One Sunday on the way to church he was unusually quiet for a few minutes and then asked, “is it true that people are always smiling on the inside?” Noel replied that some people have difficult circumstances and aren’t smiling inside or out. “No,” Jacob corrected, “I mean underneath their skin. Their skulls. Are their skulls always smiling? You can see a skull’s teeth all the time.” These are the thoughts that arrest Jacob.
I love to hear Jacob pray. All our boys say a prayer that I taught them when they were very young so they know it by heart but I always try to get them thinking about what they want to say to God each day. I want them to know that God wants to hear what is on their hearts and that changes every day so their prayers are going to be different each day. Jacob does this a little better than the other boys. He prays for what he is dealing with and how he is feeling. When he says thank you for my blessings, he names them and they are heart felt. Jacob is wise beyond his years and as we celebrated his baptism he was praying that he would learn more and more about Jesus as he got older. He thanked God that he had the opportunity to be baptized and that he grew up with a mommy and daddy that knew Jesus so that he could be taught about God from the time he was a baby. I am frequently impressed with Jacob’s heart. He wants to serve God. All the time his dad and I spent in prayer for this complex boy has been time well spent with God. He has heard our prayers and I can just catch a glimpse of the potential in Jacob. I can’t wait to see what he does with his life. Jacob, my terrific, responsible, sensitive, funny, and emotional boy you make my life and I’m a blessed mommy simply because I have you.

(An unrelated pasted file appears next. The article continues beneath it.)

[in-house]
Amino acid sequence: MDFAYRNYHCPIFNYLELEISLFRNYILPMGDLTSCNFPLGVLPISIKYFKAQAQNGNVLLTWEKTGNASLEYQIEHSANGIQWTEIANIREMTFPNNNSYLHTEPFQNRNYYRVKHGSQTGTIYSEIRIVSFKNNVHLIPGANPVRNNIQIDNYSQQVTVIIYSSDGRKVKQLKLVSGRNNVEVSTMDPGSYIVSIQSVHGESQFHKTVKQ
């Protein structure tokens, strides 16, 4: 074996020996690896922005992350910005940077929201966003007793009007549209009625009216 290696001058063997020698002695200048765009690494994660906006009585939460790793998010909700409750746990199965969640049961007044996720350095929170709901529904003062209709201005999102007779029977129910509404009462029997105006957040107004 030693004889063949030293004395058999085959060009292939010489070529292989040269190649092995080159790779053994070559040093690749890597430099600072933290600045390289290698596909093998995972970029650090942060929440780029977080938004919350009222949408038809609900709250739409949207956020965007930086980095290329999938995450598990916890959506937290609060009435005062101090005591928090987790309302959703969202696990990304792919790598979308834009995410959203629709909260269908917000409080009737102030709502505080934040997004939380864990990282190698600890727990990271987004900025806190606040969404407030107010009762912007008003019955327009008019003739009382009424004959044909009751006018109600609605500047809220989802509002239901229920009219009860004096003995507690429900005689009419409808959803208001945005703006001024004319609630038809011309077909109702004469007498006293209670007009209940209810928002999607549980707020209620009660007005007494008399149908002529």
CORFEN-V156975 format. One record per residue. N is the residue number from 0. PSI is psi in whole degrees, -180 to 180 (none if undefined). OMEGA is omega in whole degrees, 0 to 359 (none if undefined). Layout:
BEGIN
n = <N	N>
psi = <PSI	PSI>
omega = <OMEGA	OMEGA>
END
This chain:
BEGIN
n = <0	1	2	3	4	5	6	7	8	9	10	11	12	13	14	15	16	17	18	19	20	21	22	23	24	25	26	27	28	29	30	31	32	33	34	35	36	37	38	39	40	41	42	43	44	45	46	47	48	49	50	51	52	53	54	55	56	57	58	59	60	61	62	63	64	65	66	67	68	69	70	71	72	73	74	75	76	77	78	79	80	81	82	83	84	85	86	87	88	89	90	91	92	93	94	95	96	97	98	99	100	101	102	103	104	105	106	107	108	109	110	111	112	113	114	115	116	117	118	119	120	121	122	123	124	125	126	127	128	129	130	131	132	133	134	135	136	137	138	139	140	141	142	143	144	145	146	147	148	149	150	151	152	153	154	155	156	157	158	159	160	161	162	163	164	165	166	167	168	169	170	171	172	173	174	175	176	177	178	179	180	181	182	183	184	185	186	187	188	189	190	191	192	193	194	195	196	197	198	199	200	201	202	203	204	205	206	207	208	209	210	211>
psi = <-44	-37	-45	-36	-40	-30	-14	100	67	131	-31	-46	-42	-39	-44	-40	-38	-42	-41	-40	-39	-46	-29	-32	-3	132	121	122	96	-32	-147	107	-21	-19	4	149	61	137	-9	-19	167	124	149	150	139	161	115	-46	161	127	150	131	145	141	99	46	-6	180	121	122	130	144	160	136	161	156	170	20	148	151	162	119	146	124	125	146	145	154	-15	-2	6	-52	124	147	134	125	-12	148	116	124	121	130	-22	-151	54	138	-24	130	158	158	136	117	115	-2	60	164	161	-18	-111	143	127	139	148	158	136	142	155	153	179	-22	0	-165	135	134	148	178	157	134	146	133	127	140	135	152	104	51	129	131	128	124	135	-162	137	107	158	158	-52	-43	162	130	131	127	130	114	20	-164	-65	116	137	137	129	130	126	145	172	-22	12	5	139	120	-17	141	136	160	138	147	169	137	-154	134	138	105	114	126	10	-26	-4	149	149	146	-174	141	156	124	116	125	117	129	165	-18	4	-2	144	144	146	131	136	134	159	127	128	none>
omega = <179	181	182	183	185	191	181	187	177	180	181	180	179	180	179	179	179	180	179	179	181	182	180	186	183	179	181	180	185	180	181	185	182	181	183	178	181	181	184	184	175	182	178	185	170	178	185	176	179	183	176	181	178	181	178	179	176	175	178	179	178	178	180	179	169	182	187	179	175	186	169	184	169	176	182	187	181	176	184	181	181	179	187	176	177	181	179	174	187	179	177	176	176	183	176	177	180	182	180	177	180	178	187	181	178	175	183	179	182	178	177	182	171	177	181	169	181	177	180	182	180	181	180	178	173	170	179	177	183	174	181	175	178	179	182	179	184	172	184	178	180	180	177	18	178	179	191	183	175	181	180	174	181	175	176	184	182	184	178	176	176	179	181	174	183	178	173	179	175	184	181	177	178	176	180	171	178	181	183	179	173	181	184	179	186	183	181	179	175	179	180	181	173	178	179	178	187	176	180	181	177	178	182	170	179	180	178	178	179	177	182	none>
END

At a ministerial gathering last week I was part of a sobering conversation with my colleagues in ministry about how to deal with the struggle for institutional survival. Most churches (though not all) are at least partially distracted by the concern that they are a few bad months from institutional death. Whether the church is struggling to pay the bills or is simply watching dwindling attendance figures, many churches are concerned with their own viability.
So how does this impact evangelism? A number of my colleagues observed that the struggle for institutional survival can have a huge impact on your motivation for evangelism, to devastating effect. Even the right action, with a selfish motivation can become destructive.
One minister in the area works for a church where his home, and the church building are both owned by the denomination. The weekly collection is directed to the denominational headquarters and then it is redistributed to the churches according to their Sunday am attendance numbers. There has been anxiety for months about the church’s survival, and about my Continue reading